Showing posts with label Kentucky. Show all posts
Showing posts with label Kentucky. Show all posts

Monday, March 9, 2020

Now And Zin Wine Country Series Stands At 45 States

What started as an idle thought - "can I taste wines from all 50 U.S. states?" - has become a personal mission.  Now And Zin's Wine Country series debuted nearly a decade ago, and we have now tasted wine from 45 states.  Just five to go - Alaska, Mississippi, Oklahoma, Utah and Wyoming.

Now And Zin's Wine Country started with a series about wines made from America's Norton grape, in which I sampled wine from Missouri, Virginia and Georgia for the first time.  I was surprised by the quality and fascinated by the notion of wine tasting across America.

If you can make good wine in California, that's expected - not that it's easy, but it seems that's what you're supposed to do with great soil and perfect weather.  Making good wine in areas of the country where nature isn't quite as accommodating is a real achievement.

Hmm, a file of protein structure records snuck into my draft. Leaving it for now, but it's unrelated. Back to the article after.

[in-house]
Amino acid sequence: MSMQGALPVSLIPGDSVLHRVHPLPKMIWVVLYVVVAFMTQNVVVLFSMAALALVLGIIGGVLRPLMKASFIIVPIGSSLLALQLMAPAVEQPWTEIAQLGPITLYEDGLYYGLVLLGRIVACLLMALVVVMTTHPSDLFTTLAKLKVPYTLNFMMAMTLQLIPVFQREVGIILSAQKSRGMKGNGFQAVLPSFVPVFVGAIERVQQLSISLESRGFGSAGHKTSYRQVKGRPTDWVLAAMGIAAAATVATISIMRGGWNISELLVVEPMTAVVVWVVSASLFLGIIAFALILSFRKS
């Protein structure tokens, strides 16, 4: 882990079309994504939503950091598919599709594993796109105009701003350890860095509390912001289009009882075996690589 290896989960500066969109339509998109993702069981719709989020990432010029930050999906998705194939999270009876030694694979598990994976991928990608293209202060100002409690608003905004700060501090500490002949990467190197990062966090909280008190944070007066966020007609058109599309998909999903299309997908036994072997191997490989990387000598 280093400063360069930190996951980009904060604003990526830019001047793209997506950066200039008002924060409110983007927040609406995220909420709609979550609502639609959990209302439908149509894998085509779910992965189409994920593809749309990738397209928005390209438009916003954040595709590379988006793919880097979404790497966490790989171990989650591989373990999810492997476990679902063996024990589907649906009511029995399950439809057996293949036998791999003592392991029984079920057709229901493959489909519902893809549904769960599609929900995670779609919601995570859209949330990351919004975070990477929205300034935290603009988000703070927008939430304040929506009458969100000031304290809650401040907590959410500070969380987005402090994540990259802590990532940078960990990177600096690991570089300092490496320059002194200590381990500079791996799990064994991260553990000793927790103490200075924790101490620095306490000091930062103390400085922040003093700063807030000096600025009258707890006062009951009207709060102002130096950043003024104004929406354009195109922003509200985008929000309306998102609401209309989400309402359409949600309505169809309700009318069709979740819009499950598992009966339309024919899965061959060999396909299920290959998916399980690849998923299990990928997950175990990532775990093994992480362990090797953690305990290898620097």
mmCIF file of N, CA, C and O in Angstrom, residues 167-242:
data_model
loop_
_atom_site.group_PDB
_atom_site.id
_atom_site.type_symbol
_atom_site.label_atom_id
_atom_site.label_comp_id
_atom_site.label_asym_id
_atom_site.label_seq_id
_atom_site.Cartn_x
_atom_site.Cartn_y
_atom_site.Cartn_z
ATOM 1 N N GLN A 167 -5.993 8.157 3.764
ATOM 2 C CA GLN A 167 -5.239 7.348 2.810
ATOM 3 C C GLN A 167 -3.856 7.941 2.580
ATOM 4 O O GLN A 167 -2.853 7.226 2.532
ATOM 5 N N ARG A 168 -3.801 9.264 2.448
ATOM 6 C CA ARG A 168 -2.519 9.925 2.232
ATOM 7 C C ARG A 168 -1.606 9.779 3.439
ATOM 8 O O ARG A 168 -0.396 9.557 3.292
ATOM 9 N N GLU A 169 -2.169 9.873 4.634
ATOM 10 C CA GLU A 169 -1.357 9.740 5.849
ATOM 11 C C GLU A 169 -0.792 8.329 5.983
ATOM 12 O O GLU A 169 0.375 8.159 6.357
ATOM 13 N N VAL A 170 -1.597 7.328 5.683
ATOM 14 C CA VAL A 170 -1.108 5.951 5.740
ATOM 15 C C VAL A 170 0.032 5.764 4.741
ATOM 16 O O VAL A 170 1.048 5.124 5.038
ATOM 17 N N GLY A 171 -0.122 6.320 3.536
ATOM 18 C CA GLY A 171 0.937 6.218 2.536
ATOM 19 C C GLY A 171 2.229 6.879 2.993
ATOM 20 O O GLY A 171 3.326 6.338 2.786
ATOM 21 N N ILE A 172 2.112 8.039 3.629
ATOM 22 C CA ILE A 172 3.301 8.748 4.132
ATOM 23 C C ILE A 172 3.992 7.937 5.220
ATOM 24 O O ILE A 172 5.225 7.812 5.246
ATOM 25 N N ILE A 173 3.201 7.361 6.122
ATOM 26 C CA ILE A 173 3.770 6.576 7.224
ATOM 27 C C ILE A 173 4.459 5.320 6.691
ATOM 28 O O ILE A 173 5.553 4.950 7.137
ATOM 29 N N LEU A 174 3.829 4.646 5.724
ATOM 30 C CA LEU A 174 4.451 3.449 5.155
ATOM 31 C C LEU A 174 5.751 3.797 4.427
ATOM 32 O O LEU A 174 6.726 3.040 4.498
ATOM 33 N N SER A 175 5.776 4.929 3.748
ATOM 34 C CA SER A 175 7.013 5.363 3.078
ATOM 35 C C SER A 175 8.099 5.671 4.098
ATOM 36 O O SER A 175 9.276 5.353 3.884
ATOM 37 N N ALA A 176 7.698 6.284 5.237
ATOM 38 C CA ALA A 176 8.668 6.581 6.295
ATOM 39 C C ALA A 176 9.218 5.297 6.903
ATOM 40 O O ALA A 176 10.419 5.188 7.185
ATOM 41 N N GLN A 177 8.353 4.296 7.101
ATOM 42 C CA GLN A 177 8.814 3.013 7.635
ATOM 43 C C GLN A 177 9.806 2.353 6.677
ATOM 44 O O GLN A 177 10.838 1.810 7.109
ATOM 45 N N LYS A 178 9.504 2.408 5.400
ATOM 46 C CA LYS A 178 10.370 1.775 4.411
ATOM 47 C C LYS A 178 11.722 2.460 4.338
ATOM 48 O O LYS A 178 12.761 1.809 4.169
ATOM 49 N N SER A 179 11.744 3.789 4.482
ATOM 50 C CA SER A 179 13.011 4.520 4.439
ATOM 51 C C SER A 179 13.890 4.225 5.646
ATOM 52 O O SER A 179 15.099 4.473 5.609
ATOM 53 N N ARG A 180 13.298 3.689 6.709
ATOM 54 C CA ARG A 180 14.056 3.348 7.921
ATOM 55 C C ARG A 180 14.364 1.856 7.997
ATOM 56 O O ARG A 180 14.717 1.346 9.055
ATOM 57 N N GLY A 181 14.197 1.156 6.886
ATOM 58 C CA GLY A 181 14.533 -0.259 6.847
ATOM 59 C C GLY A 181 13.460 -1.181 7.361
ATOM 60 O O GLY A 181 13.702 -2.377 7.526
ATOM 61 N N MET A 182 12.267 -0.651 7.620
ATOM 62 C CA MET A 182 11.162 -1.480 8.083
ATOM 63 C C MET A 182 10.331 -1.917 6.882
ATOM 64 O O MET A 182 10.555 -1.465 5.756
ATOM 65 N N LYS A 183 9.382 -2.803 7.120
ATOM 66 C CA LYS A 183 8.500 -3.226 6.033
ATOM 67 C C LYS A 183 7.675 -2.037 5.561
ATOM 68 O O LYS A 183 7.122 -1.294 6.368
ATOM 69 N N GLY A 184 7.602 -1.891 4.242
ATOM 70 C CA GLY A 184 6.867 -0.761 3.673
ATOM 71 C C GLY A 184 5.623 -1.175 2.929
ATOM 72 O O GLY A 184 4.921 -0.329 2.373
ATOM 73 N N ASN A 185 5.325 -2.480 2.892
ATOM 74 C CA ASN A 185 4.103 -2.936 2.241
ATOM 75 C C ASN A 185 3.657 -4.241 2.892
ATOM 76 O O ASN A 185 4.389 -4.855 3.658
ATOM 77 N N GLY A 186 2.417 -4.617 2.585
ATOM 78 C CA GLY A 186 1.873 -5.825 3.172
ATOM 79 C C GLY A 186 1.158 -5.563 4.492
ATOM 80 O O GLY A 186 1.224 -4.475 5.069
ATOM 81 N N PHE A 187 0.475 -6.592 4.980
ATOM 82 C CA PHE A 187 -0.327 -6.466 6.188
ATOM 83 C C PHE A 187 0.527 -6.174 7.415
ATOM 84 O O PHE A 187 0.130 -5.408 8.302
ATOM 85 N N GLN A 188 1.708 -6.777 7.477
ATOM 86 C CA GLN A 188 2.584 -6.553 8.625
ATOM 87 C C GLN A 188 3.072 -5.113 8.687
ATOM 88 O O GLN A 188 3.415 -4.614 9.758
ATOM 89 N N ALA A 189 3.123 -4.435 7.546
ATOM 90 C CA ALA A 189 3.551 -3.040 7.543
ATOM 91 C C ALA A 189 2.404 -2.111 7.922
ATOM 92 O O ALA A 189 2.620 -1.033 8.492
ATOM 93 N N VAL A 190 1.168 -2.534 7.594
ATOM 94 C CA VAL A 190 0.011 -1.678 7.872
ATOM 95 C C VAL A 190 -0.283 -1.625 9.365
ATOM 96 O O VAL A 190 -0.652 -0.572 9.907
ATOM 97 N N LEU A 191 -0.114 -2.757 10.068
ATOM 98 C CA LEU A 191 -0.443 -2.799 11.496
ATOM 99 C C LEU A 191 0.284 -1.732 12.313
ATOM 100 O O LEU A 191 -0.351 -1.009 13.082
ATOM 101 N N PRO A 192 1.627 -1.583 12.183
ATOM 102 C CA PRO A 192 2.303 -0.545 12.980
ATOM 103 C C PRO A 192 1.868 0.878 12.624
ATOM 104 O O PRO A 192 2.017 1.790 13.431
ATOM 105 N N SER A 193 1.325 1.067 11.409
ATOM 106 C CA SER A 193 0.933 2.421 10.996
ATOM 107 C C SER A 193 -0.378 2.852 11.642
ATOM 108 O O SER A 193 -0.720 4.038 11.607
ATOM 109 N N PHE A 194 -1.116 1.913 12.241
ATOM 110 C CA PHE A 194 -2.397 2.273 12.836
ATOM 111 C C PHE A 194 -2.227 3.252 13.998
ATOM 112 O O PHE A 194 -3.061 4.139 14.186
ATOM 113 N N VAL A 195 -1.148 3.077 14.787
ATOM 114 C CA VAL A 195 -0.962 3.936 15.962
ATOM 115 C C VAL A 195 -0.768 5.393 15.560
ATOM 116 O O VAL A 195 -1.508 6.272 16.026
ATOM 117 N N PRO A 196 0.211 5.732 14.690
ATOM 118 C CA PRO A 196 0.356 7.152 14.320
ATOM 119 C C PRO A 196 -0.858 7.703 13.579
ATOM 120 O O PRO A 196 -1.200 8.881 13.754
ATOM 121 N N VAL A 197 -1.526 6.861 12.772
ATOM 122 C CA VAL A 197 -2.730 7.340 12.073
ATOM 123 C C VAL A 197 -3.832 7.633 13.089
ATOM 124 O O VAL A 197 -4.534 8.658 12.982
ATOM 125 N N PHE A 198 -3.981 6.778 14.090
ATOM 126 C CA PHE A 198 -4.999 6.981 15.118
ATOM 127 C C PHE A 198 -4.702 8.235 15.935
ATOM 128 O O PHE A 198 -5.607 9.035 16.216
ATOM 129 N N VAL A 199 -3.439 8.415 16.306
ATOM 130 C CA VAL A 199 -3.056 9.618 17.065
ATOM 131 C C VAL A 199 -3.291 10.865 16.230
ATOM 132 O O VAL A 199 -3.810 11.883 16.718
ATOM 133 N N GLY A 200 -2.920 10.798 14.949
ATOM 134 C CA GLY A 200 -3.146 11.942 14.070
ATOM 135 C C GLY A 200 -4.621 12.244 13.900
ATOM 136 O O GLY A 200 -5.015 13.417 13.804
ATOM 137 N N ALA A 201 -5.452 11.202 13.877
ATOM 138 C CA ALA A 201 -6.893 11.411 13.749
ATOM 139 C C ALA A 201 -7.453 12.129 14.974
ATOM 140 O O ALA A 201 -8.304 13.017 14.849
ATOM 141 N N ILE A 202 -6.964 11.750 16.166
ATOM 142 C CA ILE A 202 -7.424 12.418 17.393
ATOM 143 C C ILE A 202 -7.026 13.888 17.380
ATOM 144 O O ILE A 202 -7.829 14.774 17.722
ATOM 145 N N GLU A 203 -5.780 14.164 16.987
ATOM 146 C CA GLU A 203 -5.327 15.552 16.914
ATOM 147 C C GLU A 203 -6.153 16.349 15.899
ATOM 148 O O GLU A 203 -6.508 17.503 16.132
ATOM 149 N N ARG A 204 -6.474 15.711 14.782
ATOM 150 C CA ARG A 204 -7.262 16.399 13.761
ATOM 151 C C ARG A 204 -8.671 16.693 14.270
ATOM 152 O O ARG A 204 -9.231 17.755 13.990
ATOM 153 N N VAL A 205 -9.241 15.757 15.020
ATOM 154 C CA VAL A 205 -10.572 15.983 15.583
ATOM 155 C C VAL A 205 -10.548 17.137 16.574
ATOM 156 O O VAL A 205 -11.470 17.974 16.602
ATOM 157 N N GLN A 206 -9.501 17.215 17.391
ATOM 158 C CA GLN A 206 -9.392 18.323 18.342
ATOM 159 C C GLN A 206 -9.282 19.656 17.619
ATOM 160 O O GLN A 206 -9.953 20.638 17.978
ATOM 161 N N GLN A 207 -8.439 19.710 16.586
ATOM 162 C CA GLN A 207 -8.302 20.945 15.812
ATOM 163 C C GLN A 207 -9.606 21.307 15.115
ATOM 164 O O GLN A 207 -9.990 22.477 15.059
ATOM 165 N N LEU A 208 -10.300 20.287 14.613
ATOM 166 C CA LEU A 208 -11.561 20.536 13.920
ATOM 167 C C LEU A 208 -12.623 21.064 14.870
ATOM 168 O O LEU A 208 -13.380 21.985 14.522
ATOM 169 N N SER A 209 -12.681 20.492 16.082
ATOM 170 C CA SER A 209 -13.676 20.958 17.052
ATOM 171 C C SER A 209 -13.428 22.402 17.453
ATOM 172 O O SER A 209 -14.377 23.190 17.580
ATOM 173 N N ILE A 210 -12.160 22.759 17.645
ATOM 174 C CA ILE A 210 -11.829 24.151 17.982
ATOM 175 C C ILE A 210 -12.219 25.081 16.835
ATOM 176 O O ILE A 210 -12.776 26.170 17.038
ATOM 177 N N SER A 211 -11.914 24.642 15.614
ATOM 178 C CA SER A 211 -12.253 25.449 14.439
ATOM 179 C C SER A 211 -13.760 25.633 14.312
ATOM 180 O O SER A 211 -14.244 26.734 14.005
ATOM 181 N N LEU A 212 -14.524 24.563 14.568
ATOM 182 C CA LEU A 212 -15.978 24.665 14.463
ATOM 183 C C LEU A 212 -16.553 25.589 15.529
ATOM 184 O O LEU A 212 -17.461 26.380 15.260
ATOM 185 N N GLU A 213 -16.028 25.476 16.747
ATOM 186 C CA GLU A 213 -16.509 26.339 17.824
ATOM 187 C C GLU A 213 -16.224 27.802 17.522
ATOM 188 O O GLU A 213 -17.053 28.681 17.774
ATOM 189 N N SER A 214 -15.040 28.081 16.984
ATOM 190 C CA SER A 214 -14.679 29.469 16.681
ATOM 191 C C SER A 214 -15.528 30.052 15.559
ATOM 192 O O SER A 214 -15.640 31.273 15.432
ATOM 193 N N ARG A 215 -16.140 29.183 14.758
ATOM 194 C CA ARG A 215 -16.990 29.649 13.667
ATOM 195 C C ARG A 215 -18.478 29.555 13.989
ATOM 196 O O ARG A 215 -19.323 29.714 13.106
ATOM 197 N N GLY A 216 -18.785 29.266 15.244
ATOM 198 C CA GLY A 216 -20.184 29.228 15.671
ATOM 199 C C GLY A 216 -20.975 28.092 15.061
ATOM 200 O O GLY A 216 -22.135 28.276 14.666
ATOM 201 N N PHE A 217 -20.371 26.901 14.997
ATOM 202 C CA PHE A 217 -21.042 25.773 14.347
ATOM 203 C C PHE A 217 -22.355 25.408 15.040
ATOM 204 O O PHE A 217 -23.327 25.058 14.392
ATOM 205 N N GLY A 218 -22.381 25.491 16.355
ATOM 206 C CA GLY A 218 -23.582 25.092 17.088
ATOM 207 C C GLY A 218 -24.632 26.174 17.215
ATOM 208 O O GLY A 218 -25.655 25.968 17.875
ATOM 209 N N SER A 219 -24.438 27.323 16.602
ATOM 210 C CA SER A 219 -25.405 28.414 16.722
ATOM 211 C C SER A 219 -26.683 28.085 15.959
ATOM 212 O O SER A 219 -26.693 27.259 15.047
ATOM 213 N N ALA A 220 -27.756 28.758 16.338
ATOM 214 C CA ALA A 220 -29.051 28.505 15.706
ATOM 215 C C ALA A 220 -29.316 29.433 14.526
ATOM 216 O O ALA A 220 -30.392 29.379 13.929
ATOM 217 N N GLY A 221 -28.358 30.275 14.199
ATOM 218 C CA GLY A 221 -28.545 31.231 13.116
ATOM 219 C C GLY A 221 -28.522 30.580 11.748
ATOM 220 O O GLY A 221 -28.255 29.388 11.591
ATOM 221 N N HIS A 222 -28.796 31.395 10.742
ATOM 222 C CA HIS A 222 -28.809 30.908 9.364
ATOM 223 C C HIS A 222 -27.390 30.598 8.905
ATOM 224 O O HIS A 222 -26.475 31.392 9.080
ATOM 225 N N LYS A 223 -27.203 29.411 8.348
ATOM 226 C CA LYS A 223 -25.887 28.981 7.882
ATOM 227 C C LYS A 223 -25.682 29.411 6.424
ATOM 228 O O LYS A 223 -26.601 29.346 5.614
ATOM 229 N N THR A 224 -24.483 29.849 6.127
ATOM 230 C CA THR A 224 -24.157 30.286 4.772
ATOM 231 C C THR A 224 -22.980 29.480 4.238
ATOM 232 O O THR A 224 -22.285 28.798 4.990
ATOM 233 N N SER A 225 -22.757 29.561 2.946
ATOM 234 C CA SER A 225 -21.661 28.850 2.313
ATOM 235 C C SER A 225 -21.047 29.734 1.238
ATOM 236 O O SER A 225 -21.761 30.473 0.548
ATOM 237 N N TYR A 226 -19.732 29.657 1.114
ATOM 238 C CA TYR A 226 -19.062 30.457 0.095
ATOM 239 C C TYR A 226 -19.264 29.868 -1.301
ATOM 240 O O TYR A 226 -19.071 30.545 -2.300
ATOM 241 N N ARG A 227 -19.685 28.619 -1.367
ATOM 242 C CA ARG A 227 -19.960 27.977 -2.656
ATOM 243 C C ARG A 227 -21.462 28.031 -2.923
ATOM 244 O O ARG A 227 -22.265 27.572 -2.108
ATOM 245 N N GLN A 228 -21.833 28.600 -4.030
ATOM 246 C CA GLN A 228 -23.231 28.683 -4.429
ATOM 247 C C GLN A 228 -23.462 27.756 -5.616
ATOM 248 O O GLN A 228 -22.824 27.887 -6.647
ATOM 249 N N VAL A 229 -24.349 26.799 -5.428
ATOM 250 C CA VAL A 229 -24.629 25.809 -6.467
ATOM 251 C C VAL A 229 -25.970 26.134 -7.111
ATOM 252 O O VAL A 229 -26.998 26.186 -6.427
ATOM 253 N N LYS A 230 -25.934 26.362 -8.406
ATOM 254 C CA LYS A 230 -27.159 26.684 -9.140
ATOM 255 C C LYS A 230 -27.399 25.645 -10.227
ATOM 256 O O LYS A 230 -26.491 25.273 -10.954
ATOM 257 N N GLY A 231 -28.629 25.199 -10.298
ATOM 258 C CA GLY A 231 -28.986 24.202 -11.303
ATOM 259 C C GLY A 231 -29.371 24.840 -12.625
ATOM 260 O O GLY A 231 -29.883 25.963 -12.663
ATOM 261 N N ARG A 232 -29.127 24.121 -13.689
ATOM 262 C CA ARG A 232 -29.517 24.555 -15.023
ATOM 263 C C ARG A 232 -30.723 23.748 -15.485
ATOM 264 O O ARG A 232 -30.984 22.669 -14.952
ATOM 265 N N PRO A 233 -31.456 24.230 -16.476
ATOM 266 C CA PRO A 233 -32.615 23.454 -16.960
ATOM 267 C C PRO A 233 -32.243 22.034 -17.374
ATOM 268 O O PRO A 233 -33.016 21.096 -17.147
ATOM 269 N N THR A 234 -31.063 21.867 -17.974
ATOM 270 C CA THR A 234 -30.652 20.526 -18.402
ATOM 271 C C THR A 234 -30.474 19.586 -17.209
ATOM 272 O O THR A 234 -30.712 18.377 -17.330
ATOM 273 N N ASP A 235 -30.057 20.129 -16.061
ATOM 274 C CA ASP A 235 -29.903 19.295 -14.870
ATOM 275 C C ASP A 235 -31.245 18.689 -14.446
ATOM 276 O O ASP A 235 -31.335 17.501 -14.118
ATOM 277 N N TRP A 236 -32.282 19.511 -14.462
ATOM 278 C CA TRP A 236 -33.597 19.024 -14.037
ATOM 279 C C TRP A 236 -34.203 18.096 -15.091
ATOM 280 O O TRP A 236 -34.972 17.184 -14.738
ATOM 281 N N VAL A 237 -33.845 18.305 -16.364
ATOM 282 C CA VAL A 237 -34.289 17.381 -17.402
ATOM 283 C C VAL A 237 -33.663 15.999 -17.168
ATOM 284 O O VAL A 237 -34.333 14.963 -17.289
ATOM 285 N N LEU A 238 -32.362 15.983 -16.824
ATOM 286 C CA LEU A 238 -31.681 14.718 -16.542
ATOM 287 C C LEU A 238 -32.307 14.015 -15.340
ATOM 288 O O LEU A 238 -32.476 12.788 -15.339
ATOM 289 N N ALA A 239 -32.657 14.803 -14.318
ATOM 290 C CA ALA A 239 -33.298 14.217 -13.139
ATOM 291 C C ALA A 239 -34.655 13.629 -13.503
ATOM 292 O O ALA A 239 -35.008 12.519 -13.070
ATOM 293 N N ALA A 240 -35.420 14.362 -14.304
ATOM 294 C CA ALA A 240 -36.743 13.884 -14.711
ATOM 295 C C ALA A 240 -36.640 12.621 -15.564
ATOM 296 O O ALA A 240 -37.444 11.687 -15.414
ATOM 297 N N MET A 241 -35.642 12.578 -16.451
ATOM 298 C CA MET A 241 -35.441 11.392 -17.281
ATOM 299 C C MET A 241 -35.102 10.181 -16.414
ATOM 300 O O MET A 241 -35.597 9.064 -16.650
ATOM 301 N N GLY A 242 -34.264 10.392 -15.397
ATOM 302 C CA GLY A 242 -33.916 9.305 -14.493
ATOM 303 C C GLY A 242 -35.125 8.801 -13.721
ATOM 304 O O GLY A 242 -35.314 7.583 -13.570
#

I've heard from American winemakers about Indiana limestone, Cornell grape creations and moderating winds from - of all places - Lake Erie.  I've heard winemakers cry in anguish, "I want to make dry wines, but all my customers want is sweet!"

I've sampled mead from Montana and Maine, Muscadine from Alabama and Kentucky Cabernet Franc.  I've had a Super Tuscan-style blend from Arizona, mile-high wine from Colorado, amazing bubbles from Massachusetts, Michigan and Illinois, Zinfandel from Nevada and New Mexico, New York Riesling, New Jersey Merlot and North Carolina Chardonnay.

I've tried wine made from Vermont apples, Florida blueberries, North Dakota rhubarb, West Virginia blackberries and Hawaiian Maui pineapples.

There have been plenty of unexpected grapes, like Petit Manseng from Georgia, Carménère from Idaho, Traminette from Indiana, Eidelweiss from Iowa, Marquette from Minnesota and Catawba from Pennsylvania.

Two Nebraska wines are named after pelicans; a South Dakota winemaker uses Petite Sirah to take the acidic edge off the Frontenac.  There's Touriga Nacional growing in Tennessee.